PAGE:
With a vast array of novel researches performed on probiotics, scientists have been able to reveal the influence of gut bacteria on cardiac health. These beneficial bacteria help control the factors that have a negative impact on the heart, and therefore, provide a ground to optimize the cardiac health.
Probiotics can help improve the following risk factors for heart disease:
1. Formation of fatty plaques
The cholesterol that we consume in our diet can combine with fat, calcium, and other substances in our blood to generate plaques or fatty deposits. These plaques that clog arteries (primarily of the heart) form as a result of a series of inflammatory steps. One of the reasons that cardiologists recommend probiotics for heart health is the suppression of these inflammatory processes that trigger the formation of fatty deposits in your arteries.
A 2010 study showed that probiotic-containing Bifidobacteria exerts anti-inflammatory effects via decreasing the number of white blood cells being propelled to a damaged artery and, thus, lessening the inflammation and the chances of cholesterol buildup in that area. 
Moreover, probiotics, in particular, Lactobacillus reuteri NCIMB 30242 has been proven to cut the bad cholesterol levels by about 12%.  This further resists the accumulation of fatty plaques in the arteries. This probiotic, in essence, can eat up cholesterol owing to its distinctive bile salt hydrolase activity.
2. Blood pressure
Hypertension is estimated to affect several billion people worldwide and is a major but modifiable risk factor for cardiac disease. Luckily, recent studies show that certain probiotics, primarily lactobacilli can lower the blood pressure through a variety of mechanisms. One such mechanism is the relaxation (or widening) of blood vessels via blocking the angiotensin-converting enzyme (ACE) activity. This enzyme narrows the blood vessels, raising the pressure of the flowing blood on the walls of the arteries, which defines hypertension. By suppressing the ACE activity, probiotic bacteria perform the same action as that of some of the commonly used blood pressure medications like Zestril and Monopril.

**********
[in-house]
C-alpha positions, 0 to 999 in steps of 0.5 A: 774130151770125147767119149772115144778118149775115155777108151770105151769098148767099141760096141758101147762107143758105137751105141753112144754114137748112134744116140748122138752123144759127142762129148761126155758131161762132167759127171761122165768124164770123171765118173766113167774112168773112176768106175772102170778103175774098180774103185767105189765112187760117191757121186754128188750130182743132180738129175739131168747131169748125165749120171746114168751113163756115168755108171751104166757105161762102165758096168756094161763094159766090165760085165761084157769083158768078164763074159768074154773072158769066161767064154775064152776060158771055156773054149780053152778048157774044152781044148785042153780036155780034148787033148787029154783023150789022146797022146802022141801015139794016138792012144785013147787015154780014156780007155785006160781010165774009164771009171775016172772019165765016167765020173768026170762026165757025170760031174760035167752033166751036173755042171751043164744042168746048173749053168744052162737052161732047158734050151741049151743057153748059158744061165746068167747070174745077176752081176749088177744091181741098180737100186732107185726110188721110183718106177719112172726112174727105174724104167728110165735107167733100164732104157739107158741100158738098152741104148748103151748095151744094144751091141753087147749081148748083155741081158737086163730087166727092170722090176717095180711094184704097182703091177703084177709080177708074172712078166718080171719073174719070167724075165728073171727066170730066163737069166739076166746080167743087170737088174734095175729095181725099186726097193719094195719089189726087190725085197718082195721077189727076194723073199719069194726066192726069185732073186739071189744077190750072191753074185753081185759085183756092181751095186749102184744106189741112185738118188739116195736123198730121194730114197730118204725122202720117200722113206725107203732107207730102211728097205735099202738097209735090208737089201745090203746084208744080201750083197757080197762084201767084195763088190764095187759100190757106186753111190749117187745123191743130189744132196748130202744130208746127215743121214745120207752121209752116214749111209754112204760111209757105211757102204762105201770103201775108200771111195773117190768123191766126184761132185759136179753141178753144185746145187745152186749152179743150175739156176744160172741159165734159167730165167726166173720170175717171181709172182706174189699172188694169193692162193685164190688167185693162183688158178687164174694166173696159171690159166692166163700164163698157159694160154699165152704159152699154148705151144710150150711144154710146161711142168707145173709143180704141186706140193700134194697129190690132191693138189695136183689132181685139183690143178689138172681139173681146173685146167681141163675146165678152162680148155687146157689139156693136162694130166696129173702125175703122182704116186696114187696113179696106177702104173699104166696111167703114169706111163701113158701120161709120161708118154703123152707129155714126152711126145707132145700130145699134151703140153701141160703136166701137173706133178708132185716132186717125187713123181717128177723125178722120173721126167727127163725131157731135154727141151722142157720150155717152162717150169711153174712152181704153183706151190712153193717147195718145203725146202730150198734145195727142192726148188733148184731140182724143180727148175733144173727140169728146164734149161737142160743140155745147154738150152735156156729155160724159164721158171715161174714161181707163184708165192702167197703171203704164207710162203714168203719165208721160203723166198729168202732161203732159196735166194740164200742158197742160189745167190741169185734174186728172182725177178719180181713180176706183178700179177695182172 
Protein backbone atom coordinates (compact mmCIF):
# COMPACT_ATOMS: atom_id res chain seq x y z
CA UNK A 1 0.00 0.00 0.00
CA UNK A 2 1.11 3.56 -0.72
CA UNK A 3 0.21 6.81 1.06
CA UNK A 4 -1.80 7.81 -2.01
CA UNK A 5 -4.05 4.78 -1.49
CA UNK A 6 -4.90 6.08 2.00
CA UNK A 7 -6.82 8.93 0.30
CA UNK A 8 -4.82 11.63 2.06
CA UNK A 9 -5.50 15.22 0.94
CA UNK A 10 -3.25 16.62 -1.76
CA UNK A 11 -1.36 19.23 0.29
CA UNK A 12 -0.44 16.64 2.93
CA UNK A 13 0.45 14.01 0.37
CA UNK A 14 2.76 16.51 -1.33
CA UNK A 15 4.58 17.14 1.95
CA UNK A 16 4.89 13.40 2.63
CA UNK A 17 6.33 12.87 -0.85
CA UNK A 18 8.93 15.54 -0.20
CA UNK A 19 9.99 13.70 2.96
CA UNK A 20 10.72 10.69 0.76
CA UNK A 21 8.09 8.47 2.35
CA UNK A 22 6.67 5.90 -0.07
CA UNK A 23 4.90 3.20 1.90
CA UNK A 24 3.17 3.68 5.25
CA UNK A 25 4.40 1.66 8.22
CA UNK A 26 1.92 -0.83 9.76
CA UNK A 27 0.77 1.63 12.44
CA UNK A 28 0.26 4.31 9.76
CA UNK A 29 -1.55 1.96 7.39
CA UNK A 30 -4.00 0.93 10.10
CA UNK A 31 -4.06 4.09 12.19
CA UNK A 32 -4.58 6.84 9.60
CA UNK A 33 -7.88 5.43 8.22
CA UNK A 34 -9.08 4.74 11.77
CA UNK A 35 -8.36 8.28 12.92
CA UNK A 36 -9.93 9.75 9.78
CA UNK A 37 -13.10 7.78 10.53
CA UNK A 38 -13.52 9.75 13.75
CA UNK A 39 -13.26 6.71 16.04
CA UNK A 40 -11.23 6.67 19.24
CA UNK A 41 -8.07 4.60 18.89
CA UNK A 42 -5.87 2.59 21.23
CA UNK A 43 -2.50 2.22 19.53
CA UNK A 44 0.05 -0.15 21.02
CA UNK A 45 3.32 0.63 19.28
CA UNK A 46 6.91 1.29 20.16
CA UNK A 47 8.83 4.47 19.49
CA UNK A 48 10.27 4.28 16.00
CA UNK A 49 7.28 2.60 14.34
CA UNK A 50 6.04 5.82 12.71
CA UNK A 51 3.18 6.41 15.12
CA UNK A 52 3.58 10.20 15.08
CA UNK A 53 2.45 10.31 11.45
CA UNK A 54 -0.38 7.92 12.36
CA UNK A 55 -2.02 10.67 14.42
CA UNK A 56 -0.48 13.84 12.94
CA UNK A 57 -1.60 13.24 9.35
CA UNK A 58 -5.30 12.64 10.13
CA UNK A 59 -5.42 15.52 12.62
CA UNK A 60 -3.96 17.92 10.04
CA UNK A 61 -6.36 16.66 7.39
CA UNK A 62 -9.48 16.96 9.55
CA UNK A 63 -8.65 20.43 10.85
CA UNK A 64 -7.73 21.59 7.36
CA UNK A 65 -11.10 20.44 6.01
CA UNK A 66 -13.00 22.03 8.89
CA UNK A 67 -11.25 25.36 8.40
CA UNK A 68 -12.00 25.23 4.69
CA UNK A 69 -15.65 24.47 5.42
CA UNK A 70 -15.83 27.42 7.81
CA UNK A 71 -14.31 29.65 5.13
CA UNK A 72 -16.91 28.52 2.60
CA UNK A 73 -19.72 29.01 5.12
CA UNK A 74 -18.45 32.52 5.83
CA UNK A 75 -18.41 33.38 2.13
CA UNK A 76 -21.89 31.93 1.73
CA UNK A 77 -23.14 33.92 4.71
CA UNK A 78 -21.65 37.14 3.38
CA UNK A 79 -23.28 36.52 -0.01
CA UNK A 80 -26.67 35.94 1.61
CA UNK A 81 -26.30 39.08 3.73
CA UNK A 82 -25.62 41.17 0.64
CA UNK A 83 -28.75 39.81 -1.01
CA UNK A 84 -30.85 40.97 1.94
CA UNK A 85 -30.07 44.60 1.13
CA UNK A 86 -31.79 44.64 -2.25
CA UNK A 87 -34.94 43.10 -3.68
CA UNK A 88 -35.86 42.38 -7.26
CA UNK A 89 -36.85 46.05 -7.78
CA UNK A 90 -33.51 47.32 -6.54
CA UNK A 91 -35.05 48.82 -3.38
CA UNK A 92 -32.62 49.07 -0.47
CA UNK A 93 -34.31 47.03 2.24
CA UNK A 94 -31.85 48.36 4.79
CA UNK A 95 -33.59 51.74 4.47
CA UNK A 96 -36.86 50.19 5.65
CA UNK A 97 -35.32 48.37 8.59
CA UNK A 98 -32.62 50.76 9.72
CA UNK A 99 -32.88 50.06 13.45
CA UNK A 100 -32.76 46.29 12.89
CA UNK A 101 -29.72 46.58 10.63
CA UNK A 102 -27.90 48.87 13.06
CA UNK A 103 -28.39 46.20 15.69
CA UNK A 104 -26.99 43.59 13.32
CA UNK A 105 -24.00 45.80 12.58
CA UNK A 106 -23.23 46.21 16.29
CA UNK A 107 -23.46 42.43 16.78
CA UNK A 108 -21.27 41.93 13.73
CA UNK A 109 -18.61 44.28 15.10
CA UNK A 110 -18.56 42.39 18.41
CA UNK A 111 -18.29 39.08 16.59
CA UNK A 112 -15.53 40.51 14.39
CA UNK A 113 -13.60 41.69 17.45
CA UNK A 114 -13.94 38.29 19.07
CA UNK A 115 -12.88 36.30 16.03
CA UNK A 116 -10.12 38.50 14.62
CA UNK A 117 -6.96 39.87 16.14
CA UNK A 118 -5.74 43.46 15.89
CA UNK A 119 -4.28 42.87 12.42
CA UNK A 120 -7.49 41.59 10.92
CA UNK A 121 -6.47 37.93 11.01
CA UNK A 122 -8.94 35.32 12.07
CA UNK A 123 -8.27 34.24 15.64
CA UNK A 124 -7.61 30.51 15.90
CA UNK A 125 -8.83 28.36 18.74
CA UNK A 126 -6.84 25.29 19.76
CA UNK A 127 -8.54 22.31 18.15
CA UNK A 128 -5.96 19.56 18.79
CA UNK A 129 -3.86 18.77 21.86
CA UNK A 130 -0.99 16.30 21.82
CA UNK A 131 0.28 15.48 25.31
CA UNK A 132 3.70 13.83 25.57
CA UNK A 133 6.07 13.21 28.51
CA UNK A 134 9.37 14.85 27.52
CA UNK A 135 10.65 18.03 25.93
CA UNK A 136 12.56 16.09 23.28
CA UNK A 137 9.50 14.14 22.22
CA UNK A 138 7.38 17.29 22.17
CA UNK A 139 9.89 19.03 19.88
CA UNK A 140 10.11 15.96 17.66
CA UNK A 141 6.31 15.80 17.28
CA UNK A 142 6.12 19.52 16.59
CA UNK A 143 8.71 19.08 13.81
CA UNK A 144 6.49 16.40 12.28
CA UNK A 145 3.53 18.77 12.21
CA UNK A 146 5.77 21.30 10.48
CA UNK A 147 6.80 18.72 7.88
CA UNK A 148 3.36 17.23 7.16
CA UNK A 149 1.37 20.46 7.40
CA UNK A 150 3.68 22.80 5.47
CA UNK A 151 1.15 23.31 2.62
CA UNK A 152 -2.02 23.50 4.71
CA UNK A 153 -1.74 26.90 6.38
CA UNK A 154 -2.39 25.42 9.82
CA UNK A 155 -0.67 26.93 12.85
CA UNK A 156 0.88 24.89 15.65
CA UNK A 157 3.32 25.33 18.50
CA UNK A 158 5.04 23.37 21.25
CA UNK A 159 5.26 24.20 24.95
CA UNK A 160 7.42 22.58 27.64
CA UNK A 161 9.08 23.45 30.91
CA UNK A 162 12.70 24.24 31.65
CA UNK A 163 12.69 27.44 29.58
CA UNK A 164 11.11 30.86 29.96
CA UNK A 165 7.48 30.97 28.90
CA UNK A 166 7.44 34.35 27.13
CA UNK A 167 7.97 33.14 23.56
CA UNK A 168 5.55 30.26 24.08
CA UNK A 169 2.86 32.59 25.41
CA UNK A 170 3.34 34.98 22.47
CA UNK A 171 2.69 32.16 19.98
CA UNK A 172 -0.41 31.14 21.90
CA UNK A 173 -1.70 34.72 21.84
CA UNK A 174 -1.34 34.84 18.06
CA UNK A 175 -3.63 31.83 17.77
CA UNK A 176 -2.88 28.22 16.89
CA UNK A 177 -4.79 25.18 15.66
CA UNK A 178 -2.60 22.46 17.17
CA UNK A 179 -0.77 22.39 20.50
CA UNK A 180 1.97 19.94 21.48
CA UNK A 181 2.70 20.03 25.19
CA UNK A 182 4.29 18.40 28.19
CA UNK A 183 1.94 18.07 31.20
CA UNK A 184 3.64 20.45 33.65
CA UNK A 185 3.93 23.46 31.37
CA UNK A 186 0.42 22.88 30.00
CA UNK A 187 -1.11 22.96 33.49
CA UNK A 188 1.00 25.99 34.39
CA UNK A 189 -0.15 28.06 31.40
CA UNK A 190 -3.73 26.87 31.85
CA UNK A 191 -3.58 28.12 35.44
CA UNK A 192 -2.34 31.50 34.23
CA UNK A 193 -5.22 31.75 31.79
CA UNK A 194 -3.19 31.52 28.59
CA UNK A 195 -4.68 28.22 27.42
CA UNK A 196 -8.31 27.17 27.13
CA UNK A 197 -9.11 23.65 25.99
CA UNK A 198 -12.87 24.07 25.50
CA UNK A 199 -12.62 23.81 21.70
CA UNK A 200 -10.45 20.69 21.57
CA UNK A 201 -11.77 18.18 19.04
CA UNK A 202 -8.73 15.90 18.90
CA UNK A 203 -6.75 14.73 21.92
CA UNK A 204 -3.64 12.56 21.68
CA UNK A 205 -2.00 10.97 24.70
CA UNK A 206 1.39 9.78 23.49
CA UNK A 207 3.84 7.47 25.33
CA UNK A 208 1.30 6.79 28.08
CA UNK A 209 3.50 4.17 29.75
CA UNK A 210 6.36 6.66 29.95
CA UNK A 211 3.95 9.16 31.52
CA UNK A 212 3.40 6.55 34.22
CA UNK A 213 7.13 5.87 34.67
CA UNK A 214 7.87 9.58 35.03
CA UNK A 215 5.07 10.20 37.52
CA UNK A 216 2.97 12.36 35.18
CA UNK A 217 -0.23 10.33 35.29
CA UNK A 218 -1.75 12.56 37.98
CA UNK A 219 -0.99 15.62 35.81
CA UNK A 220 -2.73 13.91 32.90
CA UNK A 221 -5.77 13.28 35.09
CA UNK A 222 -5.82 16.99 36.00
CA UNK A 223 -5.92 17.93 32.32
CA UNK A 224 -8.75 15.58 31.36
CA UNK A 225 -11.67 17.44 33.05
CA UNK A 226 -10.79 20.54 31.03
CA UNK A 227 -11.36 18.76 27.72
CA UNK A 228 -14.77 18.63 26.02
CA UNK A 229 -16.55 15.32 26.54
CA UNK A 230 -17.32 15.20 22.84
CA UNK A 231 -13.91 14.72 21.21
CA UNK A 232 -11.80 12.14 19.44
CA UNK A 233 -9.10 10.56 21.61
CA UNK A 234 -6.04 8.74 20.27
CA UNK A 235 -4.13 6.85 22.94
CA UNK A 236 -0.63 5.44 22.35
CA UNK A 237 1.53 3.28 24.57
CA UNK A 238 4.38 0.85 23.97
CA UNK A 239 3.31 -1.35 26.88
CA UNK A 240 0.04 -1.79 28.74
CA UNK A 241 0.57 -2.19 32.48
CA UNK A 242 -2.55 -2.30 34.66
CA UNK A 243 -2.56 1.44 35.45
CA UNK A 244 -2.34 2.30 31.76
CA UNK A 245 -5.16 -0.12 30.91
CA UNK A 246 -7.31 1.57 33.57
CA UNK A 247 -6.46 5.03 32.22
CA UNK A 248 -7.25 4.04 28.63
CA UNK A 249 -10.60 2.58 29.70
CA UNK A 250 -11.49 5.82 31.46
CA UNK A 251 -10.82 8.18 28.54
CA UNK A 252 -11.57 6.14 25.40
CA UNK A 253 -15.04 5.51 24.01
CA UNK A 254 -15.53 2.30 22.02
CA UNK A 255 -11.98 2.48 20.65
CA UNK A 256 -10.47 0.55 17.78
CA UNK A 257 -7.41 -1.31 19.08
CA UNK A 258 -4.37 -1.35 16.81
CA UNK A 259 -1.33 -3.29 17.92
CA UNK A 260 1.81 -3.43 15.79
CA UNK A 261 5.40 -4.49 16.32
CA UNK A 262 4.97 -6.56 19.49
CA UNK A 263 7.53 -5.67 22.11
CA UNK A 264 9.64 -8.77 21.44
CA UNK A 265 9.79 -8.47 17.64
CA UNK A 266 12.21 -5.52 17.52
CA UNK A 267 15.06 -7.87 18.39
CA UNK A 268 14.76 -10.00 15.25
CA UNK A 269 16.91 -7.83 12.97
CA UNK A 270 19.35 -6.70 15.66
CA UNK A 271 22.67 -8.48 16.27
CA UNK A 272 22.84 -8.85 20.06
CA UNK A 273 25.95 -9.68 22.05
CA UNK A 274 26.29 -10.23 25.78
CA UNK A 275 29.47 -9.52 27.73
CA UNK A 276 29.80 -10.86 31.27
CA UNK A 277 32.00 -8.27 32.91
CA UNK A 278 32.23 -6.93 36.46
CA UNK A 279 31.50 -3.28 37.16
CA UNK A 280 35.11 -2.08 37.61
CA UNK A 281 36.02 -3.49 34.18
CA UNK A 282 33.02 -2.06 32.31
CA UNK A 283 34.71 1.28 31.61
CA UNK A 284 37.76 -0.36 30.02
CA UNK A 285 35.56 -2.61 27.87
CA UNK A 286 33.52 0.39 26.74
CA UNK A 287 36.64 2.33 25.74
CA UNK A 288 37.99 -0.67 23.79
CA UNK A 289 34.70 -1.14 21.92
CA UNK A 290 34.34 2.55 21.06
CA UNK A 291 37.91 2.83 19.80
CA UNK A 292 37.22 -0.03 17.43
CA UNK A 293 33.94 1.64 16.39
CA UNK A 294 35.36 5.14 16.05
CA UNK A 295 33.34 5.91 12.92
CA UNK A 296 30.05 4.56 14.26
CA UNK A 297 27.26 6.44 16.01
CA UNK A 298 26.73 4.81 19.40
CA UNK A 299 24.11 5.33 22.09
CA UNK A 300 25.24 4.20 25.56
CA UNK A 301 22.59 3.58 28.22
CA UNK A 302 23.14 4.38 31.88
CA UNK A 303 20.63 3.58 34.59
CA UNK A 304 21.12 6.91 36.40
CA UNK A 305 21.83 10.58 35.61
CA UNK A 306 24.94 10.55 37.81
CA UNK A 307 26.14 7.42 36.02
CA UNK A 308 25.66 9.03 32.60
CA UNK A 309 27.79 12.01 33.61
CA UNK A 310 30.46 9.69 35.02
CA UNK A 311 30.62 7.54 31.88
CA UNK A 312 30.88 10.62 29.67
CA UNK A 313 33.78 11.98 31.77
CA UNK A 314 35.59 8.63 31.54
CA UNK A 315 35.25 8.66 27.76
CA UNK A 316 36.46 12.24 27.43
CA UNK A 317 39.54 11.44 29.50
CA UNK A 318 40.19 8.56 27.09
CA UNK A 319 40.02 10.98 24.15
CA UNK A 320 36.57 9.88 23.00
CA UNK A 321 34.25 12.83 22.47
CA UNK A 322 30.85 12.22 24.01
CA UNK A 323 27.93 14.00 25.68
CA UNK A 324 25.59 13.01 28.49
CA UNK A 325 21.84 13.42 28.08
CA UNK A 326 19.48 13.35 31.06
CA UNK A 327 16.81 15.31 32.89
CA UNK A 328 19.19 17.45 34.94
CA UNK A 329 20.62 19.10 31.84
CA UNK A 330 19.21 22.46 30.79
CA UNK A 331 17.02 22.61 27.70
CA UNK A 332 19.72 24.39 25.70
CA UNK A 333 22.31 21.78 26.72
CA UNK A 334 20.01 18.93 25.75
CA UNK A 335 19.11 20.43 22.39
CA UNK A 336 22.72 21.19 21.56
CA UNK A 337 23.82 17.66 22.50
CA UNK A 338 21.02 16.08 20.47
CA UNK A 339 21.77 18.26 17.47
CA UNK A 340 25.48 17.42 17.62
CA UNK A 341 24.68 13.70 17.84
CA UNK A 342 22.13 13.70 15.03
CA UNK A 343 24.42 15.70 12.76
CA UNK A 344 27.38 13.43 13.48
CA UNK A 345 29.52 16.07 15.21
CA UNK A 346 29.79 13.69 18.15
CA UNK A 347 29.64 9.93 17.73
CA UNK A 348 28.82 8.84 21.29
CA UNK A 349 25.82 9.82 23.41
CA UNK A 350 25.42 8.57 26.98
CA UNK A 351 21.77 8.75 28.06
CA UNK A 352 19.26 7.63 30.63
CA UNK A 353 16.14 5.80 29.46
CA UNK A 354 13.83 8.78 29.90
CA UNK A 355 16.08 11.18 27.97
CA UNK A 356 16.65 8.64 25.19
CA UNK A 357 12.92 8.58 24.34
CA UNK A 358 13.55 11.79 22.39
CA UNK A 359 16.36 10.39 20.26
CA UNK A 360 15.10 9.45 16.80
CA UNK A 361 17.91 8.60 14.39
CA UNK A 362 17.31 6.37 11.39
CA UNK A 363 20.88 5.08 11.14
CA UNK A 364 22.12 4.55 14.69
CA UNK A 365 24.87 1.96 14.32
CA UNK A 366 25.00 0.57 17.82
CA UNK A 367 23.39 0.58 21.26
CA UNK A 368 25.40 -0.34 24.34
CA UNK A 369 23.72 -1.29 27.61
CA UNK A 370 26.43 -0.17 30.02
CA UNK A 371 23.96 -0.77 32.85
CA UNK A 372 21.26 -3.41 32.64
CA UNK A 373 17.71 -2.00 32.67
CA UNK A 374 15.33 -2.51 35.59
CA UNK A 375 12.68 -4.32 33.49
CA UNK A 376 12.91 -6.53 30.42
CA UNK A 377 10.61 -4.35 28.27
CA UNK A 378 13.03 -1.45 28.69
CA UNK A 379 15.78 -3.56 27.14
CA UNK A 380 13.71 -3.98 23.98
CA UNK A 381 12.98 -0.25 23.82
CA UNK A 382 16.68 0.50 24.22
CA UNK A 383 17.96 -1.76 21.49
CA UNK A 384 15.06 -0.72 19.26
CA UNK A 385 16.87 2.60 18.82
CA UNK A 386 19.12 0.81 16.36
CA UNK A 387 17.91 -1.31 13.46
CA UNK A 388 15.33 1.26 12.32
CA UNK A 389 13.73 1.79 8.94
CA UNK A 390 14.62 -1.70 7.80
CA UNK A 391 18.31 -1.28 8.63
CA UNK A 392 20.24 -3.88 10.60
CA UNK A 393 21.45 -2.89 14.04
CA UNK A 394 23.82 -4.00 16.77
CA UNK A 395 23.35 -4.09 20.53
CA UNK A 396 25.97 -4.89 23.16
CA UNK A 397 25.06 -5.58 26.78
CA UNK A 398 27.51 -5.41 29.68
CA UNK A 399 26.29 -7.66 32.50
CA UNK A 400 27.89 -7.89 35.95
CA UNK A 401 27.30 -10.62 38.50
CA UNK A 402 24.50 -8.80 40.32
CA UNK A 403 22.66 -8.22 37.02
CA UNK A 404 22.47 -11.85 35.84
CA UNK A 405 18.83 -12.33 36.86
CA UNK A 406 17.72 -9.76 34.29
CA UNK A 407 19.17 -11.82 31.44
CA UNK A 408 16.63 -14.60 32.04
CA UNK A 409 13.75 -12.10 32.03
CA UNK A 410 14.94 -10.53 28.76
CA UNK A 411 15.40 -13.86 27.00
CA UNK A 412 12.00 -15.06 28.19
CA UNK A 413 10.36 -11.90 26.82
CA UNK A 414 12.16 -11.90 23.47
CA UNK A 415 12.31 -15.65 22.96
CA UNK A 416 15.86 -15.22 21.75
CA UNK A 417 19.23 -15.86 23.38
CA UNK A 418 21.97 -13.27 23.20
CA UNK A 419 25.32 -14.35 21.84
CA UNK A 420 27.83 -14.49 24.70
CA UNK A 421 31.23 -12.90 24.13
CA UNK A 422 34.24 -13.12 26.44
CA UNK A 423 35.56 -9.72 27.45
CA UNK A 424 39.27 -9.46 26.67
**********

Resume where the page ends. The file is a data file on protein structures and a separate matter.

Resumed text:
3. Vitamin D levels
The vitamin D acknowledged for bone health is also crucial for cardiovascular health. Insufficient vitamin D levels can narrow the blood vessels and impair the function of filtration by the kidneys, both of which tend to raise the blood pressure.  According to a Canadian study, regular supplementation of the probiotic L. reuteri NCIMB 30242 boosted vitamin D levels by more than 25%, which is a notable increase. Hence, probiotics can be regarded as cardioprotective agents. 
Obese individuals are at high risk for cardiac disease sooner or later. Being a modifiable factor, obesity can be addressed via lifestyle modifications. One such modification is the supplementation of probiotics. These can help you lose weight, thereby reducing your odds of developing heart problems.  (more…)
While the benefits of probiotics such as alleviating yeast infections are widely known in women, they are not addressed frequently in men. That said, a growing body of research confirms the health benefits of probiotic consumption in men. This post highlights the importance of probiotics in men.
1. Probiotics Improve the Gut Health
Although IBS is more common in women, men also tend to suffer from the frustrating symptoms of IBS. Consumption of probiotics helps strengthen the leaky gut barrier, which underlies the emergence of IBS. This lessens the severity of abdominal pain, bloating, and other IBS symptoms.
More so, colon cancer, which is the second leading cause of death in the United States, occurs with greater frequency in men. The role of probiotics in preventing colon cancer has been widely studied. One of the several factors that contribute to the development of colon cancer is an imbalance in the composition of bacteria inhabiting the gut.  Since probiotics restore the balance of the altered microbiota, they can fend off abnormal cellular and DNA changes that trigger cancerous changes. In a trial performed on colon cancer patients, a 12-week administration of a synbiotic formulation (composed of both probiotics and prebiotics) resulted in a significant improvement in the cancer biomarkers. 
2. Probiotics Optimize Cardiovascular Health
Heart disease is the most common cause of death in men as per CDC. Probiotics benefit cardiac health in a number of ways, including but not limited to:
- Lowering LDL-cholesterol (bad cholesterol) levels , primarily Lactobacillus reuteri NCIMB 30242
- Reducing blood pressure 
- Helping you lose body weight and preventing heart disease